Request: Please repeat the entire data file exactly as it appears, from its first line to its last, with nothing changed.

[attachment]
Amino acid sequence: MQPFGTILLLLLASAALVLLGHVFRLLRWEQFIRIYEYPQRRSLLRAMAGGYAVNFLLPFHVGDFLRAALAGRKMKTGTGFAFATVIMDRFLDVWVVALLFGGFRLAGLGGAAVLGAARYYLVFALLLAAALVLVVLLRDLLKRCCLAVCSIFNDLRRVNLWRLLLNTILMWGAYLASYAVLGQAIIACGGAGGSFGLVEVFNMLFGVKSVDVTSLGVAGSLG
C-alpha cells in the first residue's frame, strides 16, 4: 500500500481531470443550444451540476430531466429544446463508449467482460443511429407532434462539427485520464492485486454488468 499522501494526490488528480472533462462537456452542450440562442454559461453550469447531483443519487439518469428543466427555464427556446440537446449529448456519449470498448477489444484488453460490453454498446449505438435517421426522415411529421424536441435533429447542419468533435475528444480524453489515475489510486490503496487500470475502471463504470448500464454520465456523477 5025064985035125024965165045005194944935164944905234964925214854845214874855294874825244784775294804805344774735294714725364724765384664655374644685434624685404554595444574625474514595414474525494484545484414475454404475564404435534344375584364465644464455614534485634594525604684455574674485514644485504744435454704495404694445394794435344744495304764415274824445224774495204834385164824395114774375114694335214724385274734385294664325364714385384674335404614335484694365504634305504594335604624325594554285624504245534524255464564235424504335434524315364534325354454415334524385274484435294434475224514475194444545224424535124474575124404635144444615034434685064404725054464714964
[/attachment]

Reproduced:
Amino acid sequence: MQPFGTILLLLLASAALVLLGHVFRLLRWEQFIRIYEYPQRRSLLRAMAGGYAVNFLLPFHVGDFLRAALAGRKMKTGTGFAFATVIMDRFLDVWVVALLFGGFRLAGLGGAAVLGAARYYLVFALLLAAALVLVVLLRDLLKRCCLAVCSIFNDLRRVNLWRLLLNTILMWGAYLASYAVLGQAIIACGGAGGSFGLVEVFNMLFGVKSVDVTSLGVAGSLG
C-alpha cells in the first residue's frame, strides 16, 4: 500500500481531470443550444451540476430531466429544446463508449467482460443511429407532434462539427485520464492485486454488468 499522501494526490488528480472533462462537456452542450440562442454559461453550469447531483443519487439518469428543466427555464427556446440537446449529448456519449470498448477489444484488453460490453454498446449505438435517421426522415411529421424536441435533429447542419468533435475528444480524453489515475489510486490503496487500470475502471463504470448500464454520465456523477 5025064985035125024965165045005194944935164944905234964925214854845214874855294874825244784775294804805344774735294714725364724765384664655374644685434624685404554595444574625474514595414474525494484545484414475454404475564404435534344375584364465644464455614534485634594525604684455574674485514644485504744435454704495404694445394794435344744495304764415274824445224774495204834385164824395114774375114694335214724385274734385294664325364714385384674335404614335484694365504634305504594335604624325594554285624504245534524255464564235424504335434524315364534325354454415334524385274484435294434475224514475194444545224424535124474575124404635144444615034434685064404725054464714964